Fire Safety Standards in India

    • Fire safety standards in India are governed by the National Building Code (NBC) 2016, which provides comprehensive guidelines for fire prevention, protection, and life safety in buildings. 
    • Part 4 of the NBC details fire and life safety requirements, including building materials, fire exits, firefighting equipment, and alarm systems.
    • Each state has its own Fire Services Act, which outlines the powers and responsibilities of fire services and enforces fire safety regulations.
    • The BIS sets standards for fire safety equipment like extinguishers, hoses, and alarms.
    • Director-General of Civil Defense, Home Guards, & Fire Services under the Ministry of Home Affairs oversees fire management. 
    • National Fire Service College, Nagpur provides training and education for fire service personnel.

    Steps Taken For Fire Safety

    • Scheme for Expansion and Modernization of Fire Services in the States: Launched by the Centre in 2023, this scheme aims to strengthen fire services in states until 2025-26 by providing financial assistance for upgrading equipment, training personnel, and establishing new fire stations.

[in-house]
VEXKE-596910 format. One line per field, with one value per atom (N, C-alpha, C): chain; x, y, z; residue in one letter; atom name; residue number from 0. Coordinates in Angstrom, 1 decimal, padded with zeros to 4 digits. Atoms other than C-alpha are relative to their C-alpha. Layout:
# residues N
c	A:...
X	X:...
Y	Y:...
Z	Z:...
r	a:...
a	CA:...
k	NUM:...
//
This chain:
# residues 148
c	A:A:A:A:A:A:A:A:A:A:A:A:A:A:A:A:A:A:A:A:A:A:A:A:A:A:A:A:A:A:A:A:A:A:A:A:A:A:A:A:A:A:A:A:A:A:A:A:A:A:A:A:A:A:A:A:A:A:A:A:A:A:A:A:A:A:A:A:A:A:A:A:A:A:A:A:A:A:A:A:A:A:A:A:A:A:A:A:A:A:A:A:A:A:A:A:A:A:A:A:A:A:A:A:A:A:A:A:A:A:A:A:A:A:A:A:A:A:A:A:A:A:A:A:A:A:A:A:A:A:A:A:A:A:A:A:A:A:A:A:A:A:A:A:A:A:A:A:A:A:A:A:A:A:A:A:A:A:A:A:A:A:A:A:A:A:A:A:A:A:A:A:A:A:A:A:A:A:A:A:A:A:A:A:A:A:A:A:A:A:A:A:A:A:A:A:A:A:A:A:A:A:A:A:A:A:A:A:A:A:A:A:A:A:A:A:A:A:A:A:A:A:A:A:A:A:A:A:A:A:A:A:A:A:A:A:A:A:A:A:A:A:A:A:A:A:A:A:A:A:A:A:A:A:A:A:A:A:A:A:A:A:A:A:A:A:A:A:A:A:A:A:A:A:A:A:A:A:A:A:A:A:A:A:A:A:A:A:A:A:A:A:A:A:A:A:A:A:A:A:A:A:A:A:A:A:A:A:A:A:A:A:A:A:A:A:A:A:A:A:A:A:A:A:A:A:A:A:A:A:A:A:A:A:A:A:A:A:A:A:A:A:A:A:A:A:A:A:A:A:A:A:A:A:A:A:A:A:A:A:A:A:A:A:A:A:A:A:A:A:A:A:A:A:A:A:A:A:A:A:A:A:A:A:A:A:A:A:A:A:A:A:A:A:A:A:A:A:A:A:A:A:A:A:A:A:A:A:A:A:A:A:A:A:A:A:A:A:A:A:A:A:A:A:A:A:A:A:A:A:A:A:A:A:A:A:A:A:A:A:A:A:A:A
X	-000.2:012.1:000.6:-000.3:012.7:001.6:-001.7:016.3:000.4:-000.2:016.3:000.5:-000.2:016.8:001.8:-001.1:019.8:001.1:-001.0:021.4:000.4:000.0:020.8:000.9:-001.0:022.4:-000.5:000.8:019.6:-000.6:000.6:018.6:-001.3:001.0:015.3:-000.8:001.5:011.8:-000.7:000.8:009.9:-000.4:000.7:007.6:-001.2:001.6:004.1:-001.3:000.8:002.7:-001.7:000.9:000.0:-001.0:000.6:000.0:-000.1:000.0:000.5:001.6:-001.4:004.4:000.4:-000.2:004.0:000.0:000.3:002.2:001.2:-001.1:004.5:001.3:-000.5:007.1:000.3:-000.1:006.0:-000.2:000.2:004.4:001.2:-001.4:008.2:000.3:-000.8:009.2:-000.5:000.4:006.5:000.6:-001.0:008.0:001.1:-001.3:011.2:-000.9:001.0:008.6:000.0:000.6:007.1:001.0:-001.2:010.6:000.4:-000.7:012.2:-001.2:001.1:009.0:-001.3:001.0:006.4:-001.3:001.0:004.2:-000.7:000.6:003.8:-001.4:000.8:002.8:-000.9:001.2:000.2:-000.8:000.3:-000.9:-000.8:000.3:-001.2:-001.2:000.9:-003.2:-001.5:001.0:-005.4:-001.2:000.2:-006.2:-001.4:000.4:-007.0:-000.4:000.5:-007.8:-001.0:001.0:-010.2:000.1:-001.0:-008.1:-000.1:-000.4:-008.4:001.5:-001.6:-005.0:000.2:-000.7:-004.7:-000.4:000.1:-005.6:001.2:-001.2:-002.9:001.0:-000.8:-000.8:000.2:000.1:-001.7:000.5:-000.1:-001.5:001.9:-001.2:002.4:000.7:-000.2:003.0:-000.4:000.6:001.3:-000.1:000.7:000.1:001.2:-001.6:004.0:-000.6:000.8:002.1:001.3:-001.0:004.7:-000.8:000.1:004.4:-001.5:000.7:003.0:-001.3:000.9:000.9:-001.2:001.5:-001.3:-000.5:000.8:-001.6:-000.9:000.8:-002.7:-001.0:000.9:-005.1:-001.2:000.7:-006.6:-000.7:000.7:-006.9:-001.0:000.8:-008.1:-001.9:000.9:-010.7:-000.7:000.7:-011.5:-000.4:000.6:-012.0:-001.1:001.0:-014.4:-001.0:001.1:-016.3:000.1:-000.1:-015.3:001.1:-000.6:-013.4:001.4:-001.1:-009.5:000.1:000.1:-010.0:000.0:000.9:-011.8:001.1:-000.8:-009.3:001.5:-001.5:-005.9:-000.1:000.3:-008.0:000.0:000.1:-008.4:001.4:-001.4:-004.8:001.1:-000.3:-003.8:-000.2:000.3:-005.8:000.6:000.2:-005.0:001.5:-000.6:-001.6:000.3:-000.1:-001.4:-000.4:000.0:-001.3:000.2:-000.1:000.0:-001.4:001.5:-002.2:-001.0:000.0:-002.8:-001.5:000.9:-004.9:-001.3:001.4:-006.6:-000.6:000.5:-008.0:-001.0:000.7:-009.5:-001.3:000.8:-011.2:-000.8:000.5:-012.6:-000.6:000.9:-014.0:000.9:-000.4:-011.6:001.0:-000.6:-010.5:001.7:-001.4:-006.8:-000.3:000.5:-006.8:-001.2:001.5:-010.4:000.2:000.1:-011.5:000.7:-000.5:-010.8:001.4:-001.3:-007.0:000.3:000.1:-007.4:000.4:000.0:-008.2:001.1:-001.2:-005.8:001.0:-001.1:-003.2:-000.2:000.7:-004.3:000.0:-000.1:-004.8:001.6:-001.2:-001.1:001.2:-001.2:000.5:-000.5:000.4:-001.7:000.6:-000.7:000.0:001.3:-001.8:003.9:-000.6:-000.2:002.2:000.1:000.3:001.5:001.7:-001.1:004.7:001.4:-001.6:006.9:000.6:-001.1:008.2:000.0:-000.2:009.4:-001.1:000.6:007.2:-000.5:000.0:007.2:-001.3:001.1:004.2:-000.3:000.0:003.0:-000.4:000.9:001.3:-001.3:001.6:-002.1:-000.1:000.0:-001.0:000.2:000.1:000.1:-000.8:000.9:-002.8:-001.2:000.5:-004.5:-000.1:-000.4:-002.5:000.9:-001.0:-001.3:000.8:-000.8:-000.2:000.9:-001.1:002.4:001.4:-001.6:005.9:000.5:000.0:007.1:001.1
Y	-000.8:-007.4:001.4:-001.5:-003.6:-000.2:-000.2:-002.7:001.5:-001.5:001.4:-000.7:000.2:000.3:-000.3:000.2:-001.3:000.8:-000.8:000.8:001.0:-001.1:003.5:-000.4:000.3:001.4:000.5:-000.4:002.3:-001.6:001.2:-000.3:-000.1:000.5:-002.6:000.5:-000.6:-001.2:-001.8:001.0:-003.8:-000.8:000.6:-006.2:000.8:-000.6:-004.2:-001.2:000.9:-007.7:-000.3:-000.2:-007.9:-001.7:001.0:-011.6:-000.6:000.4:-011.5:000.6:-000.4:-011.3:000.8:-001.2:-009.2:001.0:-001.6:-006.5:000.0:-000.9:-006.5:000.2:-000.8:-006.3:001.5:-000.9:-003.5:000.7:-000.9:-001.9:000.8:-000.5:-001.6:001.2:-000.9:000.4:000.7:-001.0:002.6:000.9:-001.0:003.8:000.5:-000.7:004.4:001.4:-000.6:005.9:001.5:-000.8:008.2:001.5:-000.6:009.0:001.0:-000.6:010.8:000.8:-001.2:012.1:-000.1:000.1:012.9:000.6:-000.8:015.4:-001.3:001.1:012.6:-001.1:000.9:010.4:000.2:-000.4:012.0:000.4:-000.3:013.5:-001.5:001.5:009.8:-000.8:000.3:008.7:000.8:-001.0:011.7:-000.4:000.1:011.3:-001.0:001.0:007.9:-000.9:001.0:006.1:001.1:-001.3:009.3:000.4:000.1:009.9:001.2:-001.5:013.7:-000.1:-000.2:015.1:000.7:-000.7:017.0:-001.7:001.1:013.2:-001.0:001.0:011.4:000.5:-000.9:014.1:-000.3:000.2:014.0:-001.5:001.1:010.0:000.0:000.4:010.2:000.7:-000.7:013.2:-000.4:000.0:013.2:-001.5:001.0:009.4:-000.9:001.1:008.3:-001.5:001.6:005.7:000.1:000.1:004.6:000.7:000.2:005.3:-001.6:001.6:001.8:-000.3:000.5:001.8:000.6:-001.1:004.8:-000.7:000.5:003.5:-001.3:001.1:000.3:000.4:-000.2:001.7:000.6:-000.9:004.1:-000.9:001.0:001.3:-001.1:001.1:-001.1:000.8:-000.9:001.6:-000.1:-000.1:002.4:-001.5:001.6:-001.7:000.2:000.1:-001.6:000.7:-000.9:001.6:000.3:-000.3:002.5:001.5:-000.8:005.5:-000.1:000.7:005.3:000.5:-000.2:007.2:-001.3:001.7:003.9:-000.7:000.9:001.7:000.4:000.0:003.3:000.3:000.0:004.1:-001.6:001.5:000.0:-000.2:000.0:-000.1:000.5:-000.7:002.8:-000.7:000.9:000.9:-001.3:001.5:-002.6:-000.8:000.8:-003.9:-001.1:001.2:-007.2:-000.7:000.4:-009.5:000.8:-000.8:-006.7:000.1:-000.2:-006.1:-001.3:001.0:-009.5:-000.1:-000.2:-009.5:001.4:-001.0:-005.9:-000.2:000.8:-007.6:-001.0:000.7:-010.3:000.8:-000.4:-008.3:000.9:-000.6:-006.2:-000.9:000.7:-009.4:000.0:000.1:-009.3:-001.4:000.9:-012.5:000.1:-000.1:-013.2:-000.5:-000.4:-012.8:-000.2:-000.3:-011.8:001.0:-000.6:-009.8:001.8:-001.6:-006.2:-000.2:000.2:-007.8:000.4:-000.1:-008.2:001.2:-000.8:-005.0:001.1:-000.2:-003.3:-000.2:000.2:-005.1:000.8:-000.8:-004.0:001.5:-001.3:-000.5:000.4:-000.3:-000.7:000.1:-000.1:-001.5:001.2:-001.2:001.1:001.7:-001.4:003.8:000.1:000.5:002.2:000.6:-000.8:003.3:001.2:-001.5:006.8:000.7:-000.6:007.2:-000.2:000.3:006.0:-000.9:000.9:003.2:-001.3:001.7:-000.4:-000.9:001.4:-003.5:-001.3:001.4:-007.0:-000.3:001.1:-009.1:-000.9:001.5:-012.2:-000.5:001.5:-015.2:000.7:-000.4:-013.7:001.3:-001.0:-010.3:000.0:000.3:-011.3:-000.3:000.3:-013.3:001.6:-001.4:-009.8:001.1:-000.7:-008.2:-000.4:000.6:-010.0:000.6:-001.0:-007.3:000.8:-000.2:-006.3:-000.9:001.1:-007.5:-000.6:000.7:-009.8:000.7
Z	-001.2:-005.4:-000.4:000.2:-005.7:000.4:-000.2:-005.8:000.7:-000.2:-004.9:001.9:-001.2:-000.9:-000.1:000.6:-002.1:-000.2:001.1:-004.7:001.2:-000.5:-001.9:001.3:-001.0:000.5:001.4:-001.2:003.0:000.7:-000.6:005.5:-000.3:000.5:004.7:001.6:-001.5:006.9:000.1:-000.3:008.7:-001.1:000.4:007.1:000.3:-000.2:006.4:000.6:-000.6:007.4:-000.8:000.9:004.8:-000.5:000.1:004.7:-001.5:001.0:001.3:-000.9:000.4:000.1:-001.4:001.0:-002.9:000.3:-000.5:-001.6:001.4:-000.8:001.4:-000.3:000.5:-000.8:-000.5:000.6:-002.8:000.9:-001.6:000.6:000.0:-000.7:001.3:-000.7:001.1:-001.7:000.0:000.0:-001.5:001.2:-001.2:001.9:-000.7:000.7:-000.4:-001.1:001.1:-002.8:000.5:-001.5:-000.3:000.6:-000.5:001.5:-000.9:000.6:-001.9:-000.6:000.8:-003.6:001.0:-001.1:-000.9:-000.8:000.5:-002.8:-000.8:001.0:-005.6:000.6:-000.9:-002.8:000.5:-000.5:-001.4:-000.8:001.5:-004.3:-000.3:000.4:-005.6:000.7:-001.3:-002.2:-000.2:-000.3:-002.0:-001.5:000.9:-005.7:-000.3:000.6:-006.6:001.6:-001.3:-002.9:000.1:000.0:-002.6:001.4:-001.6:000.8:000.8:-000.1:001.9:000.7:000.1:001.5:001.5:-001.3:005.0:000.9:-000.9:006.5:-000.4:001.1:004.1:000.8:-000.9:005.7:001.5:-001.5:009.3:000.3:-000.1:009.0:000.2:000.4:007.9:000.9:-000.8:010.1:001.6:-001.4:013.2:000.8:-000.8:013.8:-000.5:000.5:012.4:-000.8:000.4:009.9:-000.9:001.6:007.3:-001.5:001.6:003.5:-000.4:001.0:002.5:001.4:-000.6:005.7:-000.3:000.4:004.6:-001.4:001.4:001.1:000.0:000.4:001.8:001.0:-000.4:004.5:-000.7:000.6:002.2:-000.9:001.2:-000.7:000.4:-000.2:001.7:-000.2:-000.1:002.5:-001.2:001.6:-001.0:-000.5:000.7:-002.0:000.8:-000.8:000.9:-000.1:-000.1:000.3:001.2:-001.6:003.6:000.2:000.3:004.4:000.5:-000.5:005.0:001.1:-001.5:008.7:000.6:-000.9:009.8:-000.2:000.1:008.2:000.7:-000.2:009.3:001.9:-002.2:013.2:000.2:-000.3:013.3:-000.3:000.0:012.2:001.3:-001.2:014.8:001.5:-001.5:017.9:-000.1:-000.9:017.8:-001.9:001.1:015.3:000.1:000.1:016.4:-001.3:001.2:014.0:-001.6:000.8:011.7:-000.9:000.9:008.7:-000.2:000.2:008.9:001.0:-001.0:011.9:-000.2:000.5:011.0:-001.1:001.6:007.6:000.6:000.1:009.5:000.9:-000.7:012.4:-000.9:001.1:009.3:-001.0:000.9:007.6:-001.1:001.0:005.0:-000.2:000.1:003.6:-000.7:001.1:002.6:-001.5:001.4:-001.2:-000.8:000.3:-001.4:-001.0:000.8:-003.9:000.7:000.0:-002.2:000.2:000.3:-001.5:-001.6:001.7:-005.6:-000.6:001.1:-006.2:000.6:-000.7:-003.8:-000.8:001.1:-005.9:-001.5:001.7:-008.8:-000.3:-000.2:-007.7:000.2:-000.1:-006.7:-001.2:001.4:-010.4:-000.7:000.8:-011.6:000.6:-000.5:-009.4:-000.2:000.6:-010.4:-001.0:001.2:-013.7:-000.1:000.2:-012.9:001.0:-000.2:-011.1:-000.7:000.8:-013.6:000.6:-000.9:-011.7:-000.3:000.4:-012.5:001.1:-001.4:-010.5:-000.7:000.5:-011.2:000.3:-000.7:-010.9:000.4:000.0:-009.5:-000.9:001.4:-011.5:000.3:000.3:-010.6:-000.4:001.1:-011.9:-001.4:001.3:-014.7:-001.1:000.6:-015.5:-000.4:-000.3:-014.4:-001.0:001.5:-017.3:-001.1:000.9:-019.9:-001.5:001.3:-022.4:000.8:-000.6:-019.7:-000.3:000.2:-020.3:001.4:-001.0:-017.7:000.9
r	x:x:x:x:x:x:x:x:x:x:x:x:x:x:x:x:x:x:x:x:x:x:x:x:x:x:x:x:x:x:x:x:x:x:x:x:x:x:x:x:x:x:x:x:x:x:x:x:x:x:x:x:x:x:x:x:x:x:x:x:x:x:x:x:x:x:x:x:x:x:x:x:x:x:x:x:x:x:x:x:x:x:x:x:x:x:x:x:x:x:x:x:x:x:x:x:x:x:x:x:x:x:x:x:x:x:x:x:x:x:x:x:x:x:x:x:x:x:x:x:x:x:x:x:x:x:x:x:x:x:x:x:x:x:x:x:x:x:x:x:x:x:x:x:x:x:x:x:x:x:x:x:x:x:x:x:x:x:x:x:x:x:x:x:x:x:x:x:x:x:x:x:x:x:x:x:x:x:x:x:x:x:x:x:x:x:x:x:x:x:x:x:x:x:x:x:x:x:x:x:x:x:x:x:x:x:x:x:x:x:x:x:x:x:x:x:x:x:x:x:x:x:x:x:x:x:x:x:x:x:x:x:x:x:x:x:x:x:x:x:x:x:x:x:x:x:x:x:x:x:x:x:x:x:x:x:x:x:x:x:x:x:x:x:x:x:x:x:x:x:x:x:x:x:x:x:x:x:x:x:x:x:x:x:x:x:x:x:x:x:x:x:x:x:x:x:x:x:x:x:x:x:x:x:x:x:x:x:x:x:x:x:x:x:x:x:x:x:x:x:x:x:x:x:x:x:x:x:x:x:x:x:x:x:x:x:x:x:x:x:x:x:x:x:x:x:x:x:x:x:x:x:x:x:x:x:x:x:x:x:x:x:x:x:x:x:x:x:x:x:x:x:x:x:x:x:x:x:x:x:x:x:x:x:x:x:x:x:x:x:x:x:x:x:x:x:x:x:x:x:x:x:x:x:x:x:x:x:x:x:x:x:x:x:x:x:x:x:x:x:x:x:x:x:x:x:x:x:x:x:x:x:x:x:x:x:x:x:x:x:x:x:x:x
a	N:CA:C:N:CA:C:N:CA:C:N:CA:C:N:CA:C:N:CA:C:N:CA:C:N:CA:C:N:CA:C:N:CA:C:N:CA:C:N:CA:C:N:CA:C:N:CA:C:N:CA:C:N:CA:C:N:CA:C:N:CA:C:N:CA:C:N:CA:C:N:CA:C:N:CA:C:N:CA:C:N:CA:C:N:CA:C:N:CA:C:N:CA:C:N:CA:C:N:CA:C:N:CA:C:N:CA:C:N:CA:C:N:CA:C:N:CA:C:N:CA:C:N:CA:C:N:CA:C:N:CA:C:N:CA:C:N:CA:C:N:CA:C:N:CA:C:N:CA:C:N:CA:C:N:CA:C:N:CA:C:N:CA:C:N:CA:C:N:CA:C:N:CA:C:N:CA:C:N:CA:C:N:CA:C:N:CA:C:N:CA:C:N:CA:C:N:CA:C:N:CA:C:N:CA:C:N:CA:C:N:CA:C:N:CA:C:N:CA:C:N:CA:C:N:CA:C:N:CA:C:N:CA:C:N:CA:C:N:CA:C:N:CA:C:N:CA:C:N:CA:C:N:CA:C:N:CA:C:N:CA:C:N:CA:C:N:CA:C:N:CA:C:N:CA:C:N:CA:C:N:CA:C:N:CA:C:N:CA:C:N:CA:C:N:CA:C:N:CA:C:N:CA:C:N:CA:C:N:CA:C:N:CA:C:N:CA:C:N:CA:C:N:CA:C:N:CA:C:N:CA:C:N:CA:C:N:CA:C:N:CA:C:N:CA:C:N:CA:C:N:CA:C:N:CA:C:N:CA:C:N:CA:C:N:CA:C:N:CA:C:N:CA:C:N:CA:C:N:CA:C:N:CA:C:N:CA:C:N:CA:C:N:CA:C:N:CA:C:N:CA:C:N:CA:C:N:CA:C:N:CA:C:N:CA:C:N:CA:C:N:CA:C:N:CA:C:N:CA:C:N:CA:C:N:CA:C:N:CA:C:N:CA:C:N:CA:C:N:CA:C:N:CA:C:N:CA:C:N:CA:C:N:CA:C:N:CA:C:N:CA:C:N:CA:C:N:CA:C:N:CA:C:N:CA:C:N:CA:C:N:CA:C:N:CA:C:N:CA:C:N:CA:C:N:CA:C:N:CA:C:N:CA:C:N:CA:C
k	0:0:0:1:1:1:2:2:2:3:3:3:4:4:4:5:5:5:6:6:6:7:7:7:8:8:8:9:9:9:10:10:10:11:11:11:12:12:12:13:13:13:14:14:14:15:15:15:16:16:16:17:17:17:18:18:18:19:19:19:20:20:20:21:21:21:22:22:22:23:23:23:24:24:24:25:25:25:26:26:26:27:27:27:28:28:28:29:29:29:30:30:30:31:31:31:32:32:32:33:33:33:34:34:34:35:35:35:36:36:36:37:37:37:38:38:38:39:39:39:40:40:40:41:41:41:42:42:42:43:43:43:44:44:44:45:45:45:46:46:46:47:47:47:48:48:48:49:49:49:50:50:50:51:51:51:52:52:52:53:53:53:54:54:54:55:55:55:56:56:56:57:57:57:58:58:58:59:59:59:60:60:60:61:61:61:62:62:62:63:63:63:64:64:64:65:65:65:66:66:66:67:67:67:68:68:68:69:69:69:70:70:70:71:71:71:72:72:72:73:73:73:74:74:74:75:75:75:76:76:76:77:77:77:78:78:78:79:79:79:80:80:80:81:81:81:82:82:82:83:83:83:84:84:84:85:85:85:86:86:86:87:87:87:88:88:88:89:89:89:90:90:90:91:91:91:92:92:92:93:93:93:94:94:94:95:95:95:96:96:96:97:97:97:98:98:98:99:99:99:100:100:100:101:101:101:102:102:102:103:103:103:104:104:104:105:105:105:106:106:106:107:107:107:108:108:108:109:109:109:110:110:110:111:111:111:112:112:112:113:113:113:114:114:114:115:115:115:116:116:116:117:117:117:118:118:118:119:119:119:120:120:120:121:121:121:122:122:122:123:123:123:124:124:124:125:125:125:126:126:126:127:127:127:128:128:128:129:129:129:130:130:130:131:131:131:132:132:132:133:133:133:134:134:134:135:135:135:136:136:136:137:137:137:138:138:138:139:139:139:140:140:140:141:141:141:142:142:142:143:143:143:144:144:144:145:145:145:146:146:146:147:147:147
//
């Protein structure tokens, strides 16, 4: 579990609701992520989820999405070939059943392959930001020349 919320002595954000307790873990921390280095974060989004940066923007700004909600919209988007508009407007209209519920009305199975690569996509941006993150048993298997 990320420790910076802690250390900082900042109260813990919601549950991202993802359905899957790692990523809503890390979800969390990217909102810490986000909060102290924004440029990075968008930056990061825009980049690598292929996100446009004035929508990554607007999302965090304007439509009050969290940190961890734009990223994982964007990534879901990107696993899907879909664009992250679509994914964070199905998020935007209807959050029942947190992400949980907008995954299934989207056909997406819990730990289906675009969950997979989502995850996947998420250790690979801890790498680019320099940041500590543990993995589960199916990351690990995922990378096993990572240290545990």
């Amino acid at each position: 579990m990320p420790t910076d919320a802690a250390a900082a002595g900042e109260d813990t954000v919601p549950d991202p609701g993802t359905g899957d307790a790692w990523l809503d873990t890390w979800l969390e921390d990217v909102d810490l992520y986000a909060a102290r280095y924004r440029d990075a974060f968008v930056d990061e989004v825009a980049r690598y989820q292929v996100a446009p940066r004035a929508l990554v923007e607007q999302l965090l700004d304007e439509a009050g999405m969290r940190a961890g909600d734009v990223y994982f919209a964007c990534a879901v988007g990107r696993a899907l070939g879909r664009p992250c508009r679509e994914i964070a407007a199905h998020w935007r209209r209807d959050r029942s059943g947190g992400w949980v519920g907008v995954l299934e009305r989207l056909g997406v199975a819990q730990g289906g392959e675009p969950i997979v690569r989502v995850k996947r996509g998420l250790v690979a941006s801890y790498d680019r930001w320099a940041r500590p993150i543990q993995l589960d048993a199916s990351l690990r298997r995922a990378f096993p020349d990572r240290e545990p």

• Model Bill to Provide for the Maintenance of Fire and Emergency Service for the State: This model bill, circulated by the Centre, aims to facilitate the establishment and maintenance of efficient fire and emergency services at the state level.
    • National Disaster Management Authority (NDMA) guidelines: The NDMA has released guidelines covering scaling, types of equipment, and training for fire services across the country.
    • Fire Safety Audits: Mandating fire safety audits in all buildings over 15 meters tall every two years by an independent entity.

    Way Ahead

    • Strict Enforcement of Regulations: Authorities must rigorously enforce fire safety regulations and penalize violators.
    • Investing in Infrastructure: A 2018 FICCI-Pinkerton study revealed that urban India has less than 40% of the required fire stations. The 15th Finance Commission highlighted the need for modernizing firefighting infrastructure.
    • Strengthening Municipal Capacity: Municipal bodies need increased resources and training to conduct regular and thorough fire safety inspections.